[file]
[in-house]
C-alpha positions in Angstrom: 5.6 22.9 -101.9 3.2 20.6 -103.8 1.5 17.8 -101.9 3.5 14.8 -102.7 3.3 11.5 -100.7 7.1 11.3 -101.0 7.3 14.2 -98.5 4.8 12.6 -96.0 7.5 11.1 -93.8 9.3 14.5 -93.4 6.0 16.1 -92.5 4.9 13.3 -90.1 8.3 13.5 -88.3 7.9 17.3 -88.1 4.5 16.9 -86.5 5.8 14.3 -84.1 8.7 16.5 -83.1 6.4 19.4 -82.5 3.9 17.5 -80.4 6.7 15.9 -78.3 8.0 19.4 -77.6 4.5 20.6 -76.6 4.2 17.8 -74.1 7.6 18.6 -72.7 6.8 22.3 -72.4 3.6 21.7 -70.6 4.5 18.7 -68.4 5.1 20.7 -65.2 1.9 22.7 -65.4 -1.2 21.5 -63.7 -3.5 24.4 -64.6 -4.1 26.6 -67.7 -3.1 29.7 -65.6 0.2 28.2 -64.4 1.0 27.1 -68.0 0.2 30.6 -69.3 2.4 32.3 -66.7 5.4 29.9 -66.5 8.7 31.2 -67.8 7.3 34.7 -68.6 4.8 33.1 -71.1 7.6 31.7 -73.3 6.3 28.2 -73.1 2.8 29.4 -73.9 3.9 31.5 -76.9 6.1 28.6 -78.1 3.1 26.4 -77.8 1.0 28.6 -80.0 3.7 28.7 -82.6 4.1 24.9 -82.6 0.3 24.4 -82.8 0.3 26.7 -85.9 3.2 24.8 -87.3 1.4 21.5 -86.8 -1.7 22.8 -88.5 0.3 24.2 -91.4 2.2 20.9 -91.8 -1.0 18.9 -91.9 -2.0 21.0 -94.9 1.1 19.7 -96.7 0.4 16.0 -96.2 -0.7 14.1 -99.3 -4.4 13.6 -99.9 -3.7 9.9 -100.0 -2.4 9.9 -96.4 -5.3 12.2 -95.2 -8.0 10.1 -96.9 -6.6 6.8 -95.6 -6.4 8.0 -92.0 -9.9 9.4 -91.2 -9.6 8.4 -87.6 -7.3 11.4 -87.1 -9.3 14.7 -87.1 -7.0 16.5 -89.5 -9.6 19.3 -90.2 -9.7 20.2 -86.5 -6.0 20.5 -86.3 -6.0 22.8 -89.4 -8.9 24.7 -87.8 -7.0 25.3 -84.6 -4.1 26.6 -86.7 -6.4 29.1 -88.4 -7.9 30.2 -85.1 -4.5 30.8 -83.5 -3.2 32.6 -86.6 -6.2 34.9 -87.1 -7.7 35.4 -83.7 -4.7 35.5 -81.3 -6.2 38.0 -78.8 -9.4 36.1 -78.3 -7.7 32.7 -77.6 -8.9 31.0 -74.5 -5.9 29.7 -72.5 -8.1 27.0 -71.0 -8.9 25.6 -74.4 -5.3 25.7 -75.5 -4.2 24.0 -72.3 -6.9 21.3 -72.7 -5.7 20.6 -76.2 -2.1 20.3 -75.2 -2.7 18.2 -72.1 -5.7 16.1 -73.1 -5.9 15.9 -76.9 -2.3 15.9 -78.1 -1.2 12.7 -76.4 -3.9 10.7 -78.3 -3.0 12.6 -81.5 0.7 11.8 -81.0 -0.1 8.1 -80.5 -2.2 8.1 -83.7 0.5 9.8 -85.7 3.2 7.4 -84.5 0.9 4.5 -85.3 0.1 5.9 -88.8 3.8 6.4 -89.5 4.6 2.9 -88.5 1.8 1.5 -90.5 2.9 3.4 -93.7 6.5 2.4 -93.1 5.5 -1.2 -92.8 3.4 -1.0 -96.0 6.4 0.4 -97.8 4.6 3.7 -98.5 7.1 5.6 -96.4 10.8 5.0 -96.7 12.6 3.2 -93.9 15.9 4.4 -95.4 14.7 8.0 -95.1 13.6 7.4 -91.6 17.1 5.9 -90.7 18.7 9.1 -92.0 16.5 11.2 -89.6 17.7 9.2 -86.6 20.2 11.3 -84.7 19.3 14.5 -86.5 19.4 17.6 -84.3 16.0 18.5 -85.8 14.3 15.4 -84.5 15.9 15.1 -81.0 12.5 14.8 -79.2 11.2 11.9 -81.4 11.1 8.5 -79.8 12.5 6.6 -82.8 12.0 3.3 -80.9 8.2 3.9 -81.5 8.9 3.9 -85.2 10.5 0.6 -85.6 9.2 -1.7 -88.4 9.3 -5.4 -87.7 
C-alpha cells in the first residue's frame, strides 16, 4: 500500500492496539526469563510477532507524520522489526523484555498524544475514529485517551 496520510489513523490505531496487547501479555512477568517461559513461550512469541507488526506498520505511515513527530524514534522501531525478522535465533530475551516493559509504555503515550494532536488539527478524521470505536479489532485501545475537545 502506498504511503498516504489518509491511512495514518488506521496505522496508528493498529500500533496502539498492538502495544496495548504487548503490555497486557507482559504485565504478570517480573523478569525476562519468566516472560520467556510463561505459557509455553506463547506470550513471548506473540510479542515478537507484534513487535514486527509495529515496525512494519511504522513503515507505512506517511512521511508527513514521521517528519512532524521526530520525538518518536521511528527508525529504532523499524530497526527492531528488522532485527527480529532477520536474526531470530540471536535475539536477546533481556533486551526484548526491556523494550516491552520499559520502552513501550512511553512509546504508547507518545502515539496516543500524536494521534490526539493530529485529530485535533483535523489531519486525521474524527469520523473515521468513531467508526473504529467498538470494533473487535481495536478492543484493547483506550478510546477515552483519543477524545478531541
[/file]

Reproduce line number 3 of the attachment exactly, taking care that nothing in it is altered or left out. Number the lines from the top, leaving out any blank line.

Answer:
C-alpha cells in the first residue's frame, strides 16, 4: 500500500492496539526469563510477532507524520522489526523484555498524544475514529485517551 496520510489513523490505531496487547501479555512477568517461559513461550512469541507488526506498520505511515513527530524514534522501531525478522535465533530475551516493559509504555503515550494532536488539527478524521470505536479489532485501545475537545 502506498504511503498516504489518509491511512495514518488506521496505522496508528493498529500500533496502539498492538502495544496495548504487548503490555497486557507482559504485565504478570517480573523478569525476562519468566516472560520467556510463561505459557509455553506463547506470550513471548506473540510479542515478537507484534513487535514486527509495529515496525512494519511504522513503515507505512506517511512521511508527513514521521517528519512532524521526530520525538518518536521511528527508525529504532523499524530497526527492531528488522532485527527480529532477520536474526531470530540471536535475539536477546533481556533486551526484548526491556523494550516491552520499559520502552513501550512511553512509546504508547507518545502515539496516543500524536494521534490526539493530529485529530485535533483535523489531519486525521474524527469520523473515521468513531467508526473504529467498538470494533473487535481495536478492543484493547483506550478510546477515552483519543477524545478531541